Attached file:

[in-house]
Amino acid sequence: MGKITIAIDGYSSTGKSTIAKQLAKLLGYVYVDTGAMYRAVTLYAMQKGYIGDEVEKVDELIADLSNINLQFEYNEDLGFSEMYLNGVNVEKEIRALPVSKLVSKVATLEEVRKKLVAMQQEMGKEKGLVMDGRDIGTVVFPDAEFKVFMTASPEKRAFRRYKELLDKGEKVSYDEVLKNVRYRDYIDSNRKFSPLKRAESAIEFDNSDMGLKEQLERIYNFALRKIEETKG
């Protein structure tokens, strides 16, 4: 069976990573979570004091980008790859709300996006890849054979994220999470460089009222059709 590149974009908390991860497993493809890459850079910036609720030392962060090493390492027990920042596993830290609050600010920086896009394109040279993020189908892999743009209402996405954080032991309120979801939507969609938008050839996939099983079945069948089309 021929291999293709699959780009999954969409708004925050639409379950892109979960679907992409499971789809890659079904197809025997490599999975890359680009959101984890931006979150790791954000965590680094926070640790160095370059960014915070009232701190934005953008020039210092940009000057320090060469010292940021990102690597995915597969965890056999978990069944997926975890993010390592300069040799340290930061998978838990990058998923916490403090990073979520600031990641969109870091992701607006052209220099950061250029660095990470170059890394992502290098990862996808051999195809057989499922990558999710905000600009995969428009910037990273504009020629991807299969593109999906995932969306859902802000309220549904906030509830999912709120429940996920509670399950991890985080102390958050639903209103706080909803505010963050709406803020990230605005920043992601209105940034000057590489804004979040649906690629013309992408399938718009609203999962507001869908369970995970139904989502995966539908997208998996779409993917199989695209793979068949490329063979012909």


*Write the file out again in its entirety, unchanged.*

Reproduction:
[in-house]
Amino acid sequence: MGKITIAIDGYSSTGKSTIAKQLAKLLGYVYVDTGAMYRAVTLYAMQKGYIGDEVEKVDELIADLSNINLQFEYNEDLGFSEMYLNGVNVEKEIRALPVSKLVSKVATLEEVRKKLVAMQQEMGKEKGLVMDGRDIGTVVFPDAEFKVFMTASPEKRAFRRYKELLDKGEKVSYDEVLKNVRYRDYIDSNRKFSPLKRAESAIEFDNSDMGLKEQLERIYNFALRKIEETKG
């Protein structure tokens, strides 16, 4: 069976990573979570004091980008790859709300996006890849054979994220999470460089009222059709 590149974009908390991860497993493809890459850079910036609720030392962060090493390492027990920042596993830290609050600010920086896009394109040279993020189908892999743009209402996405954080032991309120979801939507969609938008050839996939099983079945069948089309 021929291999293709699959780009999954969409708004925050639409379950892109979960679907992409499971789809890659079904197809025997490599999975890359680009959101984890931006979150790791954000965590680094926070640790160095370059960014915070009232701190934005953008020039210092940009000057320090060469010292940021990102690597995915597969965890056999978990069944997926975890993010390592300069040799340290930061998978838990990058998923916490403090990073979520600031990641969109870091992701607006052209220099950061250029660095990470170059890394992502290098990862996808051999195809057989499922990558999710905000600009995969428009910037990273504009020629991807299969593109999906995932969306859902802000309220549904906030509830999912709120429940996920509670399950991890985080102390958050639903209103706080909803505010963050709406803020990230605005920043992601209105940034000057590489804004979040649906690629013309992408399938718009609203999962507001869908369970995970139904989502995966539908997208998996779409993917199989695209793979068949490329063979012909």